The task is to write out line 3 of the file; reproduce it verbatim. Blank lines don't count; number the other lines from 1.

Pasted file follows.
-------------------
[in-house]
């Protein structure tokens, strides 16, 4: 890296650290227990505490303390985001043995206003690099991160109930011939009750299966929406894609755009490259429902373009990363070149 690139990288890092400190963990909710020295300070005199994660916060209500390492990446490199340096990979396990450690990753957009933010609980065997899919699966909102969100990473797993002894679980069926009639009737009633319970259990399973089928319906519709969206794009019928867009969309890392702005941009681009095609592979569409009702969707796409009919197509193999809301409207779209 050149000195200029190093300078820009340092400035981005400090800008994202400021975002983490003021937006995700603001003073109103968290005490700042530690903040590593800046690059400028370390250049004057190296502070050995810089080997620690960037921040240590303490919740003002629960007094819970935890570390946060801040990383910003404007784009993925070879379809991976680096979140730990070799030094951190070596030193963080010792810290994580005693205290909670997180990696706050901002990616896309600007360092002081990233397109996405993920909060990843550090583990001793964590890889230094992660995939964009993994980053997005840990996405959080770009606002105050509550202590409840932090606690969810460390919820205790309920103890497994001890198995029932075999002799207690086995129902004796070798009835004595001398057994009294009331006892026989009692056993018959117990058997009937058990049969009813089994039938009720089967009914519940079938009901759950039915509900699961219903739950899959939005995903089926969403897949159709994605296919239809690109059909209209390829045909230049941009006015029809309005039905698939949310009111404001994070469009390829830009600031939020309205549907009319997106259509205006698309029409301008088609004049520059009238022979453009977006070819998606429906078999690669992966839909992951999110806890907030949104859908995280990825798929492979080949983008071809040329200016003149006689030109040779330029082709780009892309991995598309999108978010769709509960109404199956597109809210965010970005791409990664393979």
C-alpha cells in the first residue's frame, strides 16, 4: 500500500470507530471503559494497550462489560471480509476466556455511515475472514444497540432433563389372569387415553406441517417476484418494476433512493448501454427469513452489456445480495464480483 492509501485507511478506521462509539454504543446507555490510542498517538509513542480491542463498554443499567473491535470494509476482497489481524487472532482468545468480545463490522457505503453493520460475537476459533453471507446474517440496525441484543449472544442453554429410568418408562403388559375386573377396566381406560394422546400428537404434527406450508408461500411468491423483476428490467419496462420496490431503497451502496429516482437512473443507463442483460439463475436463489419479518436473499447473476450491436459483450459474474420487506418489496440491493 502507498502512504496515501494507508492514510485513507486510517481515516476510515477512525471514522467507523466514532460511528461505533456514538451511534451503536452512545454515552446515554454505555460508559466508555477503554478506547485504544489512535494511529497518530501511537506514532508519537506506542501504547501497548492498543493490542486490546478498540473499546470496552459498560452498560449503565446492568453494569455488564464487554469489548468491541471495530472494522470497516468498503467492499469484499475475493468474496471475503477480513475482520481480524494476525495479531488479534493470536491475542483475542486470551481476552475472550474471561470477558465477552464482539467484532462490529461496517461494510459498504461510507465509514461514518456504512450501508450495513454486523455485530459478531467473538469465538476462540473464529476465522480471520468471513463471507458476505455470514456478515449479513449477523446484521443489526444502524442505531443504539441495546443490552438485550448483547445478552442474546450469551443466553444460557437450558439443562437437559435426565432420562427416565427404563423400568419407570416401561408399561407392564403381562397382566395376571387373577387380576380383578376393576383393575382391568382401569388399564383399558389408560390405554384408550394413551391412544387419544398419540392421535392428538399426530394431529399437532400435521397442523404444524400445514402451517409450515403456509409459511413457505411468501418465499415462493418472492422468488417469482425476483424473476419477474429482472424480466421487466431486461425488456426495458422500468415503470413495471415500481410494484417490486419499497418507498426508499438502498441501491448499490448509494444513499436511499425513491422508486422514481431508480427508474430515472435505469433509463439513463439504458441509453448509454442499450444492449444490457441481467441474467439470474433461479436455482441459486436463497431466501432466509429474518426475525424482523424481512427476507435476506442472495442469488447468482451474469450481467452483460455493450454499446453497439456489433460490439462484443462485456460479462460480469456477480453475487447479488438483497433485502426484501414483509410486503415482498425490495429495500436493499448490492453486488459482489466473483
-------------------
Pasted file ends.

C-alpha cells in the first residue's frame, strides 16, 4: 500500500470507530471503559494497550462489560471480509476466556455511515475472514444497540432433563389372569387415553406441517417476484418494476433512493448501454427469513452489456445480495464480483 492509501485507511478506521462509539454504543446507555490510542498517538509513542480491542463498554443499567473491535470494509476482497489481524487472532482468545468480545463490522457505503453493520460475537476459533453471507446474517440496525441484543449472544442453554429410568418408562403388559375386573377396566381406560394422546400428537404434527406450508408461500411468491423483476428490467419496462420496490431503497451502496429516482437512473443507463442483460439463475436463489419479518436473499447473476450491436459483450459474474420487506418489496440491493 502507498502512504496515501494507508492514510485513507486510517481515516476510515477512525471514522467507523466514532460511528461505533456514538451511534451503536452512545454515552446515554454505555460508559466508555477503554478506547485504544489512535494511529497518530501511537506514532508519537506506542501504547501497548492498543493490542486490546478498540473499546470496552459498560452498560449503565446492568453494569455488564464487554469489548468491541471495530472494522470497516468498503467492499469484499475475493468474496471475503477480513475482520481480524494476525495479531488479534493470536491475542483475542486470551481476552475472550474471561470477558465477552464482539467484532462490529461496517461494510459498504461510507465509514461514518456504512450501508450495513454486523455485530459478531467473538469465538476462540473464529476465522480471520468471513463471507458476505455470514456478515449479513449477523446484521443489526444502524442505531443504539441495546443490552438485550448483547445478552442474546450469551443466553444460557437450558439443562437437559435426565432420562427416565427404563423400568419407570416401561408399561407392564403381562397382566395376571387373577387380576380383578376393576383393575382391568382401569388399564383399558389408560390405554384408550394413551391412544387419544398419540392421535392428538399426530394431529399437532400435521397442523404444524400445514402451517409450515403456509409459511413457505411468501418465499415462493418472492422468488417469482425476483424473476419477474429482472424480466421487466431486461425488456426495458422500468415503470413495471415500481410494484417490486419499497418507498426508499438502498441501491448499490448509494444513499436511499425513491422508486422514481431508480427508474430515472435505469433509463439513463439504458441509453448509454442499450444492449444490457441481467441474467439470474433461479436455482441459486436463497431466501432466509429474518426475525424482523424481512427476507435476506442472495442469488447468482451474469450481467452483460455493450454499446453497439456489433460490439462484443462485456460479462460480469456477480453475487447479488438483497433485502426484501414483509410486503415482498425490495429495500436493499448490492453486488459482489466473483